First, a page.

biophile Places I'd rather be.

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    Just like his/their understanding on the characteristics and pathophysiology of ME/CFS?
    Tito and Dolphin like this.
  9. Dolphin

    Dolphin Senior Member

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    In this case:

    Firestormm and Simon like this.
  10. Tito

    Tito Senior Member

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    The most revealing part of the study to me is:
    "although 21 (75%) regarded themselves as fully recovered, they described symptom persistence of fatigue and headache, depression and sleep disturbance."
    :(
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  11. WillowJ

    WillowJ Senior Member

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    lol
  12. Firestormm

    Firestormm Guest

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    More seriously, I was wondering what might be considered a more realistic control and comparison for studies such as these but couldn't come up with anything. I guess it's not only the way in which you recruit and measure for a comparison but also the methods by which you compare that affect the results.
  13. WillowJ

    WillowJ Senior Member

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    Simon and alex3619 like this.
  14. PhoenixDown

    PhoenixDown Senior Member

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    What's the difference between depression & idiopathic fatigue? There's no test for depression so...
  15. Esther12

    Esther12 Senior Member

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  16. alex3619

    alex3619 Senior Member

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    Hi Tito, does this mean that "recovery" is defined as no longer complaining of being ill? You can get that with brainwashing too ... oh, wait, isn't CBT brainwashing? Teens and children are also very vulnerable to pressure from authoritative figures. Bye, Alex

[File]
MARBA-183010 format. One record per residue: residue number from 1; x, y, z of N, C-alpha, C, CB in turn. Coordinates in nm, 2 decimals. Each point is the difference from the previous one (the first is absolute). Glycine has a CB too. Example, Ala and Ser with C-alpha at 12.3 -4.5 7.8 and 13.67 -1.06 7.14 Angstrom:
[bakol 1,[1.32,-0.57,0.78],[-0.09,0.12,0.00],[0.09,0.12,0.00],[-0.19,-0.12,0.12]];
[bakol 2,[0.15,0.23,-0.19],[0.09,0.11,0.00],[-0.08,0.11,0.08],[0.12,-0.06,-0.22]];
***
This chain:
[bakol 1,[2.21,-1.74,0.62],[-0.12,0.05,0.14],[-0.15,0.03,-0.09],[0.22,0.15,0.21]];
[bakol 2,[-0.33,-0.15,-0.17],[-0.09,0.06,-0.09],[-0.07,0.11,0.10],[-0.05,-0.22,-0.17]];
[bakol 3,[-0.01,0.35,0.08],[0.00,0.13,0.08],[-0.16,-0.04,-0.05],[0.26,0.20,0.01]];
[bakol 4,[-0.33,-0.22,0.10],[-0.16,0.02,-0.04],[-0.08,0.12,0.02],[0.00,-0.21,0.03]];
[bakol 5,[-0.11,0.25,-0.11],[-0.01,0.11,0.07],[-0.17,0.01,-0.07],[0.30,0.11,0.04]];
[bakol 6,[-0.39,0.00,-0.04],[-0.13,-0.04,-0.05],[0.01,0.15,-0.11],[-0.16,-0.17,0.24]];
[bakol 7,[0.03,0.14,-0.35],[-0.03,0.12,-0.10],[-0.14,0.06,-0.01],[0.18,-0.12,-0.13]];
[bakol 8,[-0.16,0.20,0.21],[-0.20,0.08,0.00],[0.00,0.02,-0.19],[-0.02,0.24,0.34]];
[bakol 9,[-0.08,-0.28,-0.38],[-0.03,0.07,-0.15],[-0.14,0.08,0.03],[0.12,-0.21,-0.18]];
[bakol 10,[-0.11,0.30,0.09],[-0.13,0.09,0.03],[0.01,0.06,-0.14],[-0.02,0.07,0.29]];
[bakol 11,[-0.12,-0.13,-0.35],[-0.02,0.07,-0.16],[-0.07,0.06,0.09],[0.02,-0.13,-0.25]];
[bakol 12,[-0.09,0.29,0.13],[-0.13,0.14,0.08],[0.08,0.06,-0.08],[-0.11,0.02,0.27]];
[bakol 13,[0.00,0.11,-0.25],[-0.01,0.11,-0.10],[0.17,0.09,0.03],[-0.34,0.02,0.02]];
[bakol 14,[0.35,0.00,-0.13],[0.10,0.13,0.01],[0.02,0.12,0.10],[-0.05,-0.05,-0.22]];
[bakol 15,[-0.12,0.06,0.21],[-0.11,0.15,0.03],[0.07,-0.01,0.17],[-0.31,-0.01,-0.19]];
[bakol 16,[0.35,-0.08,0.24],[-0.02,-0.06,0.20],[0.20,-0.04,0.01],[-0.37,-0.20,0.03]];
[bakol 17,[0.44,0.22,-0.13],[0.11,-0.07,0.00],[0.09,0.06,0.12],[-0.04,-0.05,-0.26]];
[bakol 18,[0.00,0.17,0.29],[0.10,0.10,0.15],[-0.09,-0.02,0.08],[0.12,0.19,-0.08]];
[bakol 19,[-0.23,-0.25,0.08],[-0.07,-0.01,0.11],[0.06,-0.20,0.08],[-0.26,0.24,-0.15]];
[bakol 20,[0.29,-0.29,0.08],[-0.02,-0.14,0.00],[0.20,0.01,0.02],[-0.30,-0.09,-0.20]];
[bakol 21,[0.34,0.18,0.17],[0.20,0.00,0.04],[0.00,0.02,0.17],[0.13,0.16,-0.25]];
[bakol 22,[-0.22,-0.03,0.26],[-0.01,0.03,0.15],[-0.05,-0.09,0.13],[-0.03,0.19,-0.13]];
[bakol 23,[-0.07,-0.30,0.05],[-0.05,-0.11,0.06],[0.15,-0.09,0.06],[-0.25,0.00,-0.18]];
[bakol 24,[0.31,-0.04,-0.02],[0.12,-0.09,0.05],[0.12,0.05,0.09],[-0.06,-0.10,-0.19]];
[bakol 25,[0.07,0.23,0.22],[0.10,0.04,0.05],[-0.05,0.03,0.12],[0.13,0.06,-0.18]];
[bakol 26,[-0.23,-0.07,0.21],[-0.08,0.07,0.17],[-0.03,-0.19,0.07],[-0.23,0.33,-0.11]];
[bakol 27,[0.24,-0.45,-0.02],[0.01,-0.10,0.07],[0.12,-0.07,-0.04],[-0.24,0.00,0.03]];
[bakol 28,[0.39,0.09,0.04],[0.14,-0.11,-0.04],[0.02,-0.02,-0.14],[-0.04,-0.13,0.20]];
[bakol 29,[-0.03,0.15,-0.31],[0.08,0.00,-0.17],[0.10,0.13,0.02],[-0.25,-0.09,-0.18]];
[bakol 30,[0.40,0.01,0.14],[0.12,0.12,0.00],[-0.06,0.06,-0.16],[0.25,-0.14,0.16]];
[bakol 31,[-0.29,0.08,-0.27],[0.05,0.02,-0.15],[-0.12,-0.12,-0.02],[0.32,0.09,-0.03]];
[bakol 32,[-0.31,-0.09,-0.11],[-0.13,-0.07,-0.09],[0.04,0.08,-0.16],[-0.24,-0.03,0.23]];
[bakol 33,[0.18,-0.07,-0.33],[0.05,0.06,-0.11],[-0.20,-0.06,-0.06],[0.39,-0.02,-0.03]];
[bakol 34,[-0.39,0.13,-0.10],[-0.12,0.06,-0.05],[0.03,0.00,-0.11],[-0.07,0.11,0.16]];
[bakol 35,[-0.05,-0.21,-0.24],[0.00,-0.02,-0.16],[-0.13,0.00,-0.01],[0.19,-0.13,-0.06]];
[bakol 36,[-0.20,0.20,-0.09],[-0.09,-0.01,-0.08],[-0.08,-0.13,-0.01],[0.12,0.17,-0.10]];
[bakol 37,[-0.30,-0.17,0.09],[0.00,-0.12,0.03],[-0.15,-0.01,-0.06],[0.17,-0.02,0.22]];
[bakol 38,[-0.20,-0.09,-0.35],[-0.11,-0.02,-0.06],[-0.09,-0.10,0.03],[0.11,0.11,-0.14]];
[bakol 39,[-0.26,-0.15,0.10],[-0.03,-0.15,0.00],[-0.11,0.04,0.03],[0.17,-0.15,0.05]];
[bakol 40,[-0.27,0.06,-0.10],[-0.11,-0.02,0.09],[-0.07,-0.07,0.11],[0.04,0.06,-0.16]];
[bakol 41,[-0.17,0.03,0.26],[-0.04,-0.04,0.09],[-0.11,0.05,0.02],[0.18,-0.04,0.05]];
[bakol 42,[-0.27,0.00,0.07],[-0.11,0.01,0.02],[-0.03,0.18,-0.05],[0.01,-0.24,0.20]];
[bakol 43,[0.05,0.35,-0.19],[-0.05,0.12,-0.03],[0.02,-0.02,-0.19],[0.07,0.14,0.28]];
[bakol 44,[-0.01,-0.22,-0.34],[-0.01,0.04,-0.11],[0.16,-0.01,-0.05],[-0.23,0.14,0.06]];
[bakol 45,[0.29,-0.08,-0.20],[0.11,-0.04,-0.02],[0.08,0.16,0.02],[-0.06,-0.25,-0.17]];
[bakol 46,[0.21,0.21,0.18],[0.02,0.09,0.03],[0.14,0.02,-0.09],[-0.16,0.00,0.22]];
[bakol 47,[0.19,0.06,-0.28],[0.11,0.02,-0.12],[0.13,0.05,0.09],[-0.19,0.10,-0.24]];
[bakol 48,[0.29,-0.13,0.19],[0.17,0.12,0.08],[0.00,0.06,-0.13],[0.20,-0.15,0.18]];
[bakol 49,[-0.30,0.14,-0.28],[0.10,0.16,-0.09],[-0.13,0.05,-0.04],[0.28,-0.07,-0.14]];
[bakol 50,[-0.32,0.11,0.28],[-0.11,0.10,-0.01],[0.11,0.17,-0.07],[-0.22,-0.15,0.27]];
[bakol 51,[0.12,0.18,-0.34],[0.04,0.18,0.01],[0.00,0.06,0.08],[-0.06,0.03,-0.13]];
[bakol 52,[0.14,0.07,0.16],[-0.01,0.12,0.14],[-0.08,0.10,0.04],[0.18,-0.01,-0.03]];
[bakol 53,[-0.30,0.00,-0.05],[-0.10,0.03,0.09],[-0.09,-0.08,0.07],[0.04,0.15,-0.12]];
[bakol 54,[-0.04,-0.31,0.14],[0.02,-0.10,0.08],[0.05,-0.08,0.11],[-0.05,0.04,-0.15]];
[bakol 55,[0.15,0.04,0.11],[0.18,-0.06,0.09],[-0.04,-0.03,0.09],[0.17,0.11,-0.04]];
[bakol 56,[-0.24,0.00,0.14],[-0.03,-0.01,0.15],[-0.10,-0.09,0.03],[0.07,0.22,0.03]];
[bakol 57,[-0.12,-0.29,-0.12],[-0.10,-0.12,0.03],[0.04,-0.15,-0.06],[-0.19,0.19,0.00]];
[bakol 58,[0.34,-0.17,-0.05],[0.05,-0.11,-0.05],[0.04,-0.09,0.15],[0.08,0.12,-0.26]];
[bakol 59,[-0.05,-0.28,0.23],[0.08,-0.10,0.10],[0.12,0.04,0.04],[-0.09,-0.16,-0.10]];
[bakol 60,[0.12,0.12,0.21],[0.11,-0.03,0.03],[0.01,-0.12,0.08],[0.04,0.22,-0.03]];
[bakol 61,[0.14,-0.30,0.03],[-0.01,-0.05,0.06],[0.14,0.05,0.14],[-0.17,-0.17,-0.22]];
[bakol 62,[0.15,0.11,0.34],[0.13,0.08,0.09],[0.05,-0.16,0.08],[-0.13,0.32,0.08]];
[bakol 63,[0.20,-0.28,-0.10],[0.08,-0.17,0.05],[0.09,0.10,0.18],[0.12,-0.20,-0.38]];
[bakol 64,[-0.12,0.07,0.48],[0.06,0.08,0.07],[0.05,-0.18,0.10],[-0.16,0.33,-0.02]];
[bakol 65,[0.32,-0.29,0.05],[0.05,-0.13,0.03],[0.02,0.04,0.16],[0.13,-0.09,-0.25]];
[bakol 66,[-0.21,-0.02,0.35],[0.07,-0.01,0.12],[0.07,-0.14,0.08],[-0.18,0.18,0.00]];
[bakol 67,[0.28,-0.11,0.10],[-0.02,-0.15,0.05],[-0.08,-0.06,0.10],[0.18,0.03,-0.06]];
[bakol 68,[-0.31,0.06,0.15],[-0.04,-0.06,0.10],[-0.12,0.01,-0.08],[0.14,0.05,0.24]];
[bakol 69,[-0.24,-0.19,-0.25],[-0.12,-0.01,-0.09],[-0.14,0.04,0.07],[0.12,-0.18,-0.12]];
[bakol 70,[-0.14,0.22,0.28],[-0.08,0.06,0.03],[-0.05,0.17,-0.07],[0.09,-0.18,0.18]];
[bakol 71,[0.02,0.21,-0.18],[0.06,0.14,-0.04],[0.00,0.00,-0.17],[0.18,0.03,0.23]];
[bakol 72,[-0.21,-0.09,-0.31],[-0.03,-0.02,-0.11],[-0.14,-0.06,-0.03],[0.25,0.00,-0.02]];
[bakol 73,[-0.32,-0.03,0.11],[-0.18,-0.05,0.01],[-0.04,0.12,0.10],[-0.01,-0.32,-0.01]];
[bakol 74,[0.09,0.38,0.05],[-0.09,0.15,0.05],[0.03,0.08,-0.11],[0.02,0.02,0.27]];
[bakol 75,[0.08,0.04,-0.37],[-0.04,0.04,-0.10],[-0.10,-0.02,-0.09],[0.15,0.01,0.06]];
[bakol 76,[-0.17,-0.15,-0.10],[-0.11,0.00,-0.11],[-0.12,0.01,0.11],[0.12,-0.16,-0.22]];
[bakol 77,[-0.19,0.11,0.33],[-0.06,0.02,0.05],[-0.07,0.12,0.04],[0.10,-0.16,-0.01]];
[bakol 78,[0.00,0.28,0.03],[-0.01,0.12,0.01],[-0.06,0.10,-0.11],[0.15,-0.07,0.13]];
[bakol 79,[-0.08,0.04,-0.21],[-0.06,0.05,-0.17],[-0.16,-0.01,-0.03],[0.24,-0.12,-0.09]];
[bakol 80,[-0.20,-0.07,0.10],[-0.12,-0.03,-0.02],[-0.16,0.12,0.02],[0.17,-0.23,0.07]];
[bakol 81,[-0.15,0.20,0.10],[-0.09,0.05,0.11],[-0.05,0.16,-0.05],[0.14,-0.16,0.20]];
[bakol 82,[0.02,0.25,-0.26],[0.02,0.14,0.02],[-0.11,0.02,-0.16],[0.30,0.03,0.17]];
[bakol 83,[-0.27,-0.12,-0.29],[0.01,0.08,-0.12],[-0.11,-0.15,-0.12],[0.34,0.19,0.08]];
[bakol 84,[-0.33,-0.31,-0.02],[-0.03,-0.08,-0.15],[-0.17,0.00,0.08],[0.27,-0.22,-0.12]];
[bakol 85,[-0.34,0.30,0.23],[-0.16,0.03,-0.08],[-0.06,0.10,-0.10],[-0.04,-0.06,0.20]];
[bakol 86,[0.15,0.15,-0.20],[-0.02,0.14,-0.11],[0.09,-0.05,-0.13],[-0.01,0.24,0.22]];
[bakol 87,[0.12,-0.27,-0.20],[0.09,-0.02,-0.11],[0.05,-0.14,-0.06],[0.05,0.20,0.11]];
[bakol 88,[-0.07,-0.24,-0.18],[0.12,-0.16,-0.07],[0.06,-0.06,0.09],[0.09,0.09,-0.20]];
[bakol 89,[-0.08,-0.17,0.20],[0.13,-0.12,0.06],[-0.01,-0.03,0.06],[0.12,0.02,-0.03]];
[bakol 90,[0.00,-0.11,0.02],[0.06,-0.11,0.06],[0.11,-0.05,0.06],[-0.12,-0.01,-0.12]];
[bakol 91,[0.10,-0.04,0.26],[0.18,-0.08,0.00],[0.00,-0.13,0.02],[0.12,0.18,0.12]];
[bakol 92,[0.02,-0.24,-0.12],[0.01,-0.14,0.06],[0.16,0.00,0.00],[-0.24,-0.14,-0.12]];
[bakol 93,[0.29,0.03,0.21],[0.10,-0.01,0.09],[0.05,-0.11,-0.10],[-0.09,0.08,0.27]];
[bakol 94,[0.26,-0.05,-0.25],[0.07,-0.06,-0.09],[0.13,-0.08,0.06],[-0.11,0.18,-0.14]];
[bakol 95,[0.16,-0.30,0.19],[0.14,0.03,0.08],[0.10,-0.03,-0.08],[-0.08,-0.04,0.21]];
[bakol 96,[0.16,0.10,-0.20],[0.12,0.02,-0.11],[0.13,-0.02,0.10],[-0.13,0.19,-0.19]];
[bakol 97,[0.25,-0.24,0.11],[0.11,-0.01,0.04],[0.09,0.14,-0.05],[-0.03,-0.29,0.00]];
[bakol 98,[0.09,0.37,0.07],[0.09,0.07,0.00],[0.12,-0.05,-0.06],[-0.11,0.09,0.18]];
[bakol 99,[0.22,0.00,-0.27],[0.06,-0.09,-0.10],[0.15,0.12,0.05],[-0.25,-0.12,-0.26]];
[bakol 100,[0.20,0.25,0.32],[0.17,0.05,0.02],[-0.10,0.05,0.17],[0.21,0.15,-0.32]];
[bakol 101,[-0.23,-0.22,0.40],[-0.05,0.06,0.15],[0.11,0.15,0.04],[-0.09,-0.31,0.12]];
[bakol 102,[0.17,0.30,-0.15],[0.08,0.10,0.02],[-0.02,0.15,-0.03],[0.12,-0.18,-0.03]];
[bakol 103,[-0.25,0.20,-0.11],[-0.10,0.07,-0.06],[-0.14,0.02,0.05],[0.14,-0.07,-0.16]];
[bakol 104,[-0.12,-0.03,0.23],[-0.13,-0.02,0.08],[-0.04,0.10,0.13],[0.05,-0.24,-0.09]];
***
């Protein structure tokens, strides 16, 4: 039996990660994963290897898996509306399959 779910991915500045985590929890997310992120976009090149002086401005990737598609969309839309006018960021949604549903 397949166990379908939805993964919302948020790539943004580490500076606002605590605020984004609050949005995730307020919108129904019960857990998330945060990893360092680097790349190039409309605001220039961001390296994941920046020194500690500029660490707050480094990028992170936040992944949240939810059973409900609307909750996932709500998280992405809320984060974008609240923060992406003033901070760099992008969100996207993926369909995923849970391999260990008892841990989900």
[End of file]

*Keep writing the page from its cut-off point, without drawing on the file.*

17. alex3619

    alex3619 Senior Member

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  18. alex3619

    alex3619 Senior Member

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    Hi PhoenixDown, Komaroff developed a test with high sensitivity and specificity for distinguishing between CFS and depression. Its just not been replicated or used. Bye, Alex
  19. justinreilly

    justinreilly Stop the IoM & P2P! Adopt CCC!

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    More garbage. What a surprise.
  20. taniaaust1

    taniaaust1 Senior Member

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    Maybe my sister who's in early 30s was in that study (only kidding). but she likes to tell me how much better she's doing or that she's all good again (thou she's daily taking so many things and still trialing stuff) and she cant even do gym class.

    Its about time studies went by EVIDENCE of if someone is better or not based on how much they are ACTUALLY ABLE TO DO .. not on what fantasies people have. It would be so easy for studies just to have a simple checklist of all things a normal person could do eg would you be able to do aerobics classes at a gym? Do you or could you work full time?
    and have people check the boxes to find out if they truely are fully recovered or not.. and yeah also ask them simple quesitons on symptoms.

    There needs to be CFS research standards put scientifically in place for studies to be forced to follow in what classifies as an actual recovered ME/CFS patient. This is something our big orgs should push for... some standards in ME/CFS research. Maybe ME/CFS patients should be pushing our orgs to be trying to do something about this...